Source: Government of Alberta
“U.S. cattle and calves on feed for feedlots with capacity of 1,000 or more head were estimated at 11.6 million on October 1, 2023, 1% higher than the same time last year,” says Ann Boyda, provincial livestock market analyst with the Alberta government. “Placements during September were 6% higher than 2022. Dryness in many parts of the U.S. pushed more cattle into feedlots. The pace of marketing slowed during September to 1.66 million head, 11% below 2022.”
Placements were up primarily in the cattle feeding areas of Kansas and Texas with increases of 60,000 and 55,000 head, respectively. California, Colorado and Idaho placed fewer cattle on feed than the year prior. Heifers on feed were at 4,635,000 head for October 1, 2023, a 1.3% increase over 2022 numbers which suggests little retention in the U.S.
“Margins at U.S. feedlots are still favourable; however, as feeder supplies are anticipated to tighten into 2024, producers will look to cheaper feed costs for relief,” explains Boyda.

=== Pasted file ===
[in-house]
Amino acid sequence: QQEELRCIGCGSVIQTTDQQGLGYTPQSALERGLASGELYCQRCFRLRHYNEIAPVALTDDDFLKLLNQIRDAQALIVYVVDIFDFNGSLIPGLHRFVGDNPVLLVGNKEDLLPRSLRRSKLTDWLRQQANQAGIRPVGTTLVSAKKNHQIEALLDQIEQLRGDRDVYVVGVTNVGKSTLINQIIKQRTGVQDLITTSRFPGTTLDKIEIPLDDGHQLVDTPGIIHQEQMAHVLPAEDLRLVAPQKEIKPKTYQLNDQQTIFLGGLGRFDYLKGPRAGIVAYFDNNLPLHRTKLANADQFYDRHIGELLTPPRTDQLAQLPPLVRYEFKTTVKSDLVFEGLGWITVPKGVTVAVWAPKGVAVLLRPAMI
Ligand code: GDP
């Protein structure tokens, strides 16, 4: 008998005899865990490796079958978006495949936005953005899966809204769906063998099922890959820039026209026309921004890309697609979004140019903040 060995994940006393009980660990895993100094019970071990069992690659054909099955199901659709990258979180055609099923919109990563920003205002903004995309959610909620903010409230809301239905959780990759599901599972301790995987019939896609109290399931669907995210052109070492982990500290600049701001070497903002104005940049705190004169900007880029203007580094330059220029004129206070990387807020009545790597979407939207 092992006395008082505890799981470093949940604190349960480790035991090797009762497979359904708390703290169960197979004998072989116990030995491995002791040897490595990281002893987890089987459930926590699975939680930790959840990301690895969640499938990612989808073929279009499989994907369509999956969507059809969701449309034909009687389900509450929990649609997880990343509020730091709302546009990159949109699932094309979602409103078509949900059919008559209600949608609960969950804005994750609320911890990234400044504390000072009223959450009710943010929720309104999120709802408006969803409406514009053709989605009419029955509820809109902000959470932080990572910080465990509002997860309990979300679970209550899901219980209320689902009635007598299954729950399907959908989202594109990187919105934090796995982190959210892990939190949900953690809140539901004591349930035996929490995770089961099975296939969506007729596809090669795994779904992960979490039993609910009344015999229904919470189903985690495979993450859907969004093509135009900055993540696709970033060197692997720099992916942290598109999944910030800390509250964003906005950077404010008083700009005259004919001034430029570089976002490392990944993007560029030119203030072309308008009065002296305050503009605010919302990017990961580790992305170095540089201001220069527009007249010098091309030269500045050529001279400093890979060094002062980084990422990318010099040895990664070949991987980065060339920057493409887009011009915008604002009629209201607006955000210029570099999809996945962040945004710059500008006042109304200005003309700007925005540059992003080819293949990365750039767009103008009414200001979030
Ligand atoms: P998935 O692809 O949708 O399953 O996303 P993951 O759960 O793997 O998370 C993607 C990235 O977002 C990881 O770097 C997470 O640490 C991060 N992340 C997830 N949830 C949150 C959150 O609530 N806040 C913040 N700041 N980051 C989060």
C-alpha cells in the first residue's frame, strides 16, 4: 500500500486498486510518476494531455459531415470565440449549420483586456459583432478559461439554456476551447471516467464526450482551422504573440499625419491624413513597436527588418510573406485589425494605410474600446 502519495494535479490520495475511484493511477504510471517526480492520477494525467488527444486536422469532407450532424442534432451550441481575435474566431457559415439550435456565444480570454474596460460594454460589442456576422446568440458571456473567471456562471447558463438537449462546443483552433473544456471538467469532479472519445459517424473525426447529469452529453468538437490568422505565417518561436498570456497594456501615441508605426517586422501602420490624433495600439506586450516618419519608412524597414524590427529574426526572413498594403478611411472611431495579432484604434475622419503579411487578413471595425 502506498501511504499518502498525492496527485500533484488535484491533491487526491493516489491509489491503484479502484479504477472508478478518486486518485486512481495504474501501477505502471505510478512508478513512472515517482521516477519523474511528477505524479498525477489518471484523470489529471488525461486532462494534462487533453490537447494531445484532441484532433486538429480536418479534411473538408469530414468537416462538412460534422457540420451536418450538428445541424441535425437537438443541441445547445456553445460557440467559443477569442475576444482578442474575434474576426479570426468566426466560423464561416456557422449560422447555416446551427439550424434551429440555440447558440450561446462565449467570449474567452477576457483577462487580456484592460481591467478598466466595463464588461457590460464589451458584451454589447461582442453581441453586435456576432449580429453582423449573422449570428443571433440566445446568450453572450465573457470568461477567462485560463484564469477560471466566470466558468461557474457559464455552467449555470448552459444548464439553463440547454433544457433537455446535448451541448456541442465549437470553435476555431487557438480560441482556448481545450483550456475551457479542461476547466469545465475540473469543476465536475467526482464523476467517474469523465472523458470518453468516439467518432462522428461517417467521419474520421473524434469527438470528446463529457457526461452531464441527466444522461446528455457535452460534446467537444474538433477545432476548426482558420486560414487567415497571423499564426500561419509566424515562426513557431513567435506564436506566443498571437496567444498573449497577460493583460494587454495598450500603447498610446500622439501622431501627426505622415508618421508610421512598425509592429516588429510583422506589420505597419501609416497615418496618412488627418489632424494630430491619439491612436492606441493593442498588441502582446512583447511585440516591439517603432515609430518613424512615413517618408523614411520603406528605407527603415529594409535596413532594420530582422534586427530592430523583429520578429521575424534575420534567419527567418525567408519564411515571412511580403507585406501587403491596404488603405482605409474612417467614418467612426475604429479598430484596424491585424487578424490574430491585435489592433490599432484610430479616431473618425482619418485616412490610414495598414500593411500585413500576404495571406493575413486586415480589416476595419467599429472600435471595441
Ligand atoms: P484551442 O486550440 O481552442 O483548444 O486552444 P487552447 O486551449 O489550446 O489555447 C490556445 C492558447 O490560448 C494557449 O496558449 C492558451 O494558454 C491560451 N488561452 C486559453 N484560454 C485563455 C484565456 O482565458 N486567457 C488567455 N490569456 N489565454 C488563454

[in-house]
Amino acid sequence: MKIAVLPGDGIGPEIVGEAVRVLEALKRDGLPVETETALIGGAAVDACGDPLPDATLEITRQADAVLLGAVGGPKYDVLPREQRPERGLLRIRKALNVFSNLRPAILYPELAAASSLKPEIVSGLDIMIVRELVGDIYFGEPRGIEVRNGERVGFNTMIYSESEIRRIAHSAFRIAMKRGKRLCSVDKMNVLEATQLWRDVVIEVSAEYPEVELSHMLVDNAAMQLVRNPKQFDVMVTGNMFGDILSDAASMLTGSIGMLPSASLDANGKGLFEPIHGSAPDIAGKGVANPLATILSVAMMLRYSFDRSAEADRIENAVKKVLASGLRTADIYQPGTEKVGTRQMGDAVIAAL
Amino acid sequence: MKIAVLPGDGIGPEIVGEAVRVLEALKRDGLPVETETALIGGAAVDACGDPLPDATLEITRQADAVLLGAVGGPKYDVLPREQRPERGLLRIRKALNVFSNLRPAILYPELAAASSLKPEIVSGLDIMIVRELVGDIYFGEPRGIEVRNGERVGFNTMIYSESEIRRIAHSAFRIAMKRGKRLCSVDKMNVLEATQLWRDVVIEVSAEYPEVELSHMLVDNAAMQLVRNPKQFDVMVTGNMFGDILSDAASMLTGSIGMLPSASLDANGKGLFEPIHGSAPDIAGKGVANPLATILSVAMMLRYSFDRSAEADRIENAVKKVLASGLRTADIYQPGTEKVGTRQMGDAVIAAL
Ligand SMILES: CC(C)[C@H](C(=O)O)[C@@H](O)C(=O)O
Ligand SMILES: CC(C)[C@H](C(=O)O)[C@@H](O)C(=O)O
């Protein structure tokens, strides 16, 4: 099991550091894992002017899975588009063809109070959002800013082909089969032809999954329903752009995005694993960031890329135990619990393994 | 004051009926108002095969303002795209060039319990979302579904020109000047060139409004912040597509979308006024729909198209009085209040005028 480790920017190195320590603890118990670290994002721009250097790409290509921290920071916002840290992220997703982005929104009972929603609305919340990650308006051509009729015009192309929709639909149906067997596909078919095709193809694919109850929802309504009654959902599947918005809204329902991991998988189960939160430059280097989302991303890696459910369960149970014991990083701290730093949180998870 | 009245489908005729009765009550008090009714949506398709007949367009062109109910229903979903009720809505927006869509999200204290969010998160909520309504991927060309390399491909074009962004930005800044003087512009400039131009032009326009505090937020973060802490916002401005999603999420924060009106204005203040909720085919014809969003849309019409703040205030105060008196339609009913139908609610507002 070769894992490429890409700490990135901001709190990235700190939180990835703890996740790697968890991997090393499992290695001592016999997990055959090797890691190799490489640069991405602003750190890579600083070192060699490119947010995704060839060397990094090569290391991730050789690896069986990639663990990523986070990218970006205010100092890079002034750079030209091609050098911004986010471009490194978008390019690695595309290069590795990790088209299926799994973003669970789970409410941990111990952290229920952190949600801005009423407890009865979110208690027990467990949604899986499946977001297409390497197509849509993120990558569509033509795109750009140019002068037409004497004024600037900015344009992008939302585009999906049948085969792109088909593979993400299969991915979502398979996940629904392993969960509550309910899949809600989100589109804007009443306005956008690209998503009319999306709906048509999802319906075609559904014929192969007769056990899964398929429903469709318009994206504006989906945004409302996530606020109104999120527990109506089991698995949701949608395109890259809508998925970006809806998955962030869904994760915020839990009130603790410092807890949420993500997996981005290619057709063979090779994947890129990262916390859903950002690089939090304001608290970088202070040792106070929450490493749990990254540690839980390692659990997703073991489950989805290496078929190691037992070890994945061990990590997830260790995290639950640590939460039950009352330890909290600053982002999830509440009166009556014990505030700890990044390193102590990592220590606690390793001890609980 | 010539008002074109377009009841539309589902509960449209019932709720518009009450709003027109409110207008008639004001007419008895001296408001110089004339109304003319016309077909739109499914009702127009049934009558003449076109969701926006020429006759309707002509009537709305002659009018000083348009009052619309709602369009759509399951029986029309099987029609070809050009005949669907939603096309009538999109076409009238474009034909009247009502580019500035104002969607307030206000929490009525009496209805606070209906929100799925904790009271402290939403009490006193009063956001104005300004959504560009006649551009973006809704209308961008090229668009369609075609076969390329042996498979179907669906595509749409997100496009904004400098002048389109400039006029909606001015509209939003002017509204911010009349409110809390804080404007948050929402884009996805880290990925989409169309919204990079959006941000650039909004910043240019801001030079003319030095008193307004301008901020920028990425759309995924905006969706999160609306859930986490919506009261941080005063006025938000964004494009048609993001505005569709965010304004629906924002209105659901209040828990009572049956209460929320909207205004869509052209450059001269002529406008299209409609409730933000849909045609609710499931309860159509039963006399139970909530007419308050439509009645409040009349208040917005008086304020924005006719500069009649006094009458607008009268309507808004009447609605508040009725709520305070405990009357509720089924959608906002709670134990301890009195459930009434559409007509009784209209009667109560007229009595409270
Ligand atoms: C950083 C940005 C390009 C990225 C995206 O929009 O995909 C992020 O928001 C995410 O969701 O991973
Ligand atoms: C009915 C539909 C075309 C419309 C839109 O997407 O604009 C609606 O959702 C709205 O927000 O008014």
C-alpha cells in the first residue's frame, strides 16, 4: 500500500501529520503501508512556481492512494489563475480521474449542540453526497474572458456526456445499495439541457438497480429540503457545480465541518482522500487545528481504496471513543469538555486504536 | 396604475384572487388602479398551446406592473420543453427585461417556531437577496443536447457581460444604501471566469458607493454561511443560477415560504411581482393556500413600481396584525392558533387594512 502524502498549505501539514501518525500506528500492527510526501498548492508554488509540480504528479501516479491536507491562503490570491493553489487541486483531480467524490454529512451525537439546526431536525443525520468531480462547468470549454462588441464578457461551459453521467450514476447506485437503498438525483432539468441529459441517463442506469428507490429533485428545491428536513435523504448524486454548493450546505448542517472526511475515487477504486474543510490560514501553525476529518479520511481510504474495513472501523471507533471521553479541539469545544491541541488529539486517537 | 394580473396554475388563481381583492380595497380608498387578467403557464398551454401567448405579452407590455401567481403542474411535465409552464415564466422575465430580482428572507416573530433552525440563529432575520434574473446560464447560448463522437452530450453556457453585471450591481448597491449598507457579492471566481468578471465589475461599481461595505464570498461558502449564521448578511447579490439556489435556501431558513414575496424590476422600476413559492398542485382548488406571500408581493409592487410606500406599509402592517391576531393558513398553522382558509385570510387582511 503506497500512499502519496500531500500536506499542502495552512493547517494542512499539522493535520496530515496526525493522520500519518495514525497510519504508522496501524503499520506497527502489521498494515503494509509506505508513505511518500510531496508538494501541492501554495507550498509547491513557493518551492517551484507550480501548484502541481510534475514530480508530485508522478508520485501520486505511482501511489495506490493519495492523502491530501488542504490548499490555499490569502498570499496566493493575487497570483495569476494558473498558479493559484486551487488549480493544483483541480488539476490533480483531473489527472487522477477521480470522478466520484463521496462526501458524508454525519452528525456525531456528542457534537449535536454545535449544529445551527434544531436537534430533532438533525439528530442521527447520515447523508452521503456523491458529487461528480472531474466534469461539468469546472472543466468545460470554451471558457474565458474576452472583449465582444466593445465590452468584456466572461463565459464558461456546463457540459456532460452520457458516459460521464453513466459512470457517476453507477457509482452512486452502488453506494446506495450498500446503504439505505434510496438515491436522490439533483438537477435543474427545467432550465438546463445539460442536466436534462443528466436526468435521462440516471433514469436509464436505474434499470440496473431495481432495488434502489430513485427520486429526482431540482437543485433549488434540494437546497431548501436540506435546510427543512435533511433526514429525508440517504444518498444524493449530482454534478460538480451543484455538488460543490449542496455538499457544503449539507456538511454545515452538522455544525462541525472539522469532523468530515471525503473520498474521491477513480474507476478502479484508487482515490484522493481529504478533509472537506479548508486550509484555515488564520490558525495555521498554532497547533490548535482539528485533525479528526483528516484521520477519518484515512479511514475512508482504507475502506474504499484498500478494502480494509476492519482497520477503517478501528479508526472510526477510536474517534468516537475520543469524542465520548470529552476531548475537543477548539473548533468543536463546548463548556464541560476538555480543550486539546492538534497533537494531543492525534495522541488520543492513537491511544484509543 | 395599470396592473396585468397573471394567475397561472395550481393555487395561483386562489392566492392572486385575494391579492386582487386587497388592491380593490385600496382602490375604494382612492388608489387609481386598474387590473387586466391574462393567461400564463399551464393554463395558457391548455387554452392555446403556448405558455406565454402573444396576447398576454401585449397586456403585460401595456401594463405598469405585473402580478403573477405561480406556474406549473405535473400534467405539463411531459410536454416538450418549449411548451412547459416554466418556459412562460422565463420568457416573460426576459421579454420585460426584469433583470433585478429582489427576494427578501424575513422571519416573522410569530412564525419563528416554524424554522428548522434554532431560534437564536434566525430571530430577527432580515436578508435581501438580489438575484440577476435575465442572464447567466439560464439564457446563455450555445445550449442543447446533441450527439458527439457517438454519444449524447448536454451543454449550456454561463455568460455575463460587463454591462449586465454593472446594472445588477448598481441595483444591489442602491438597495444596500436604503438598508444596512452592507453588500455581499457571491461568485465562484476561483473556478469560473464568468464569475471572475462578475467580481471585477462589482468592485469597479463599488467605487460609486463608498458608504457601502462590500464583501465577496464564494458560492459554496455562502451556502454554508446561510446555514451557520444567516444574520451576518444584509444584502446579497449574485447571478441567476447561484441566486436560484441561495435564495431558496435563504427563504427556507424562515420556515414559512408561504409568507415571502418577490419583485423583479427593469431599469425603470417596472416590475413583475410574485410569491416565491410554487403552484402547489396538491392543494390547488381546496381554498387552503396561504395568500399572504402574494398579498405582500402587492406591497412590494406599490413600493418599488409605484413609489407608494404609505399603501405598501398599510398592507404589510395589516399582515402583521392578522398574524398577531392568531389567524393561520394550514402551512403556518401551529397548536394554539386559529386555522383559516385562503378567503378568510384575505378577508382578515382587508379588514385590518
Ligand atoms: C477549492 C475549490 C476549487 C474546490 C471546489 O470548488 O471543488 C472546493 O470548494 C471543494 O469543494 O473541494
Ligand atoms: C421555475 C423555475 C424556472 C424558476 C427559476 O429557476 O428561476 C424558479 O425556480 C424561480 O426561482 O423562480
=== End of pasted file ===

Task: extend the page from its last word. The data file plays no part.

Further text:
For the week ending September 30, Sterling Marketing Inc. has estimated feedlot margins at just under US$300 per head and packer margins at a loss of just over US$88 per head.
“Negative packer margins were expected to slow slaughter rates into the fourth quarter of 2023; however, the prospect of improved cutout values could help maintain inventory levels. U.S. cutout values are currently being supported by seasonal demand and have moved higher to US$304.12 per hundredweight on U.S. Choice and US$277.48 per hundredweight on U.S. Select.”
On October 13, 2023, Canfax released its Cattle on Feed report for October 1 cattle numbers. Cattle feeders in Alberta and Saskatchewan reported 921,390 head on October 1, 2023, up 4% from 2022. Placements in September 2023 were up 2% over last year, driven by a greater than 16% increase in heifer placement. Fed cattle marketings during September were down 12% over 2022.
Chart 1. Cattle on Feed Inventory Change: October 1, 2023 from 2022
“Signs point to tighter fed supplies and moisture conditions remain the main obstacle to growth in both Alberta and the major cattle producing states,” says Boyda. “Alberta’s recently announced drought relief program (Canada-Alberta Drought Livestock Assistance program) will help strengthen resilience in the sector and hopefully stabilize the cow herd. Producers do recognize that any rebuilding of the herd will be a lengthy process.”